Frank Gusenberg was a German-American contract killer and a victim of the Saint Valentine's Day massacre in Chicago, Illinois.
Frank Gusenberg and his older brother Peter Gusenberg grew up tough on the North Side of Chicago. After graduating from petty crime into more serious offenses, they teamed up with Dion O'Banion, Hymie Weiss, and other members of the local mob scene. After the 1924 murder of O'Banion, Gusenberg joined his friends, led by Hymie Weiss, in getting revenge on the Al Capone mob.
The Gusenberg Brothers and the Chicago gang warsEdit
Frank Gusenberg participated in the gargantuan drive-by shooting in the North Side performed on Capone's Cicero, Illinois headquarters, the Hawthorne Hotel, riddling it with thousands of bullets on September 20, 1926. According to many accounts, the second to last car stopped in front of the hotel restaurant where Capone was cowering and Frank's brother Pete emerged, clad in a khaki Army shirt, brown overalls, and carrying a Thompson submachine gun fitted with a 100-round capacity drum. Kneeling in front of the doorway, Gusenberg emptied the entire drum into the restaurant, and then casually strolled back to his car, which then sped off to safety. Despite the audacity of the attack, Capone was only more infuriated. Hymie Weiss was murdered three weeks later, and over the next couple years, the North Side Gang continued to weaken. The North Siders especially wished to kill Jack McGurn, as he was rumored to have been the machine-gunner who killed Weiss. On at least two occasions, the Gusenberg brothers tried to kill McGurn. Despite wounding him several times, Jack survived the attempts on his life. By late 1928, the leader of the North Side Gang, Bugs Moran, struck an alliance with Al Capone's rival Joe Aiello. The latter, assisted by the Gusenberg brothers, killed Pasqualino Lolordo, president of the Unione Siciliane. It was from this murder that the plot to get rid of Bugs Moran sprang.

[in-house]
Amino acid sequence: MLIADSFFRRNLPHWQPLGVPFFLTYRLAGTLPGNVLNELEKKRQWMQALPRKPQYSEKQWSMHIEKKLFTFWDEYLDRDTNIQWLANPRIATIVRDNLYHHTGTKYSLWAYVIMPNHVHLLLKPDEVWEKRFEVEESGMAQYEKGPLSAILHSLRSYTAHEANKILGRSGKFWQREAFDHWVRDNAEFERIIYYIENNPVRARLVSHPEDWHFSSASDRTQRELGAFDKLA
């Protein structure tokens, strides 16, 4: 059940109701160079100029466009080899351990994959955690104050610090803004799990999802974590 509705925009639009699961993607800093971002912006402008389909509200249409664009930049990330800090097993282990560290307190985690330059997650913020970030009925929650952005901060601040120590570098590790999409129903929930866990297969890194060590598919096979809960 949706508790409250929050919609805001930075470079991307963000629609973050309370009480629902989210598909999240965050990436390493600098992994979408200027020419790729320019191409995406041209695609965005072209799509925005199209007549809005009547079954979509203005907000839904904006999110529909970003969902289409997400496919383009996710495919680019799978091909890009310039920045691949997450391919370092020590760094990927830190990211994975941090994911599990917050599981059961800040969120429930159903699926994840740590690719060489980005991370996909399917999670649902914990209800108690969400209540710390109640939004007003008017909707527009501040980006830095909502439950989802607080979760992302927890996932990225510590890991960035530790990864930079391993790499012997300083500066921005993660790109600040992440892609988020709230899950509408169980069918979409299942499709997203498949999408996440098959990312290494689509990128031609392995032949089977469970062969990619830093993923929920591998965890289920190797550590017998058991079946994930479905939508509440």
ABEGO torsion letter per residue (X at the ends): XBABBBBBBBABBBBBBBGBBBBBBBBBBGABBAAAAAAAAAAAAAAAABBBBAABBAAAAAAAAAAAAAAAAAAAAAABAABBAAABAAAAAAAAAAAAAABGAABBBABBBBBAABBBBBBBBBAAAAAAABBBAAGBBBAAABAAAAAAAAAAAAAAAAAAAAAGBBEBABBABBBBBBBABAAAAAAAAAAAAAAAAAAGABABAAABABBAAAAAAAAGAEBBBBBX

On February 14, 1929, members of the North Side gang gathered at a garage behind the offices of S.M.C. Cartage Company. Inside were Pete and Frank Gusenberg, Albert Weinshank, Adam Heyer, James Clark, John May, and Reinhardt Schwimmer. Five men of Capone's Gang drove to the garage in a stolen police car. Two of the men, dressed as police, entered the garage, pretending they were conducting an ordinary raid, and lined Moran's associates up against the wall. Once the men's backs were all turned, facing the wall, two other men of Capone (with civilian clothes) entered the room with machine guns and, along with the "cops", cut loose on the seven men, pounding 150 bullets into them in what would become known as the St. Valentine's Day Massacre.
When police arrived at the scene Frank Gusenberg, despite being shot 8 times, was the only victim still alive. He was taken to the Alexian Brothers hospital. When asked "Who shot you?" he replied, "Nobody shot me" denying any justice to the murderers. Although the killers (widely believed to have been members of Al Capone's gang), wiped out Bugs Moran's mob, they missed Moran himself. Upon seeing the squad car, he drove past the garage he was planning on entering. Like his associates, he had been fooled into thinking there was a police raid in progress.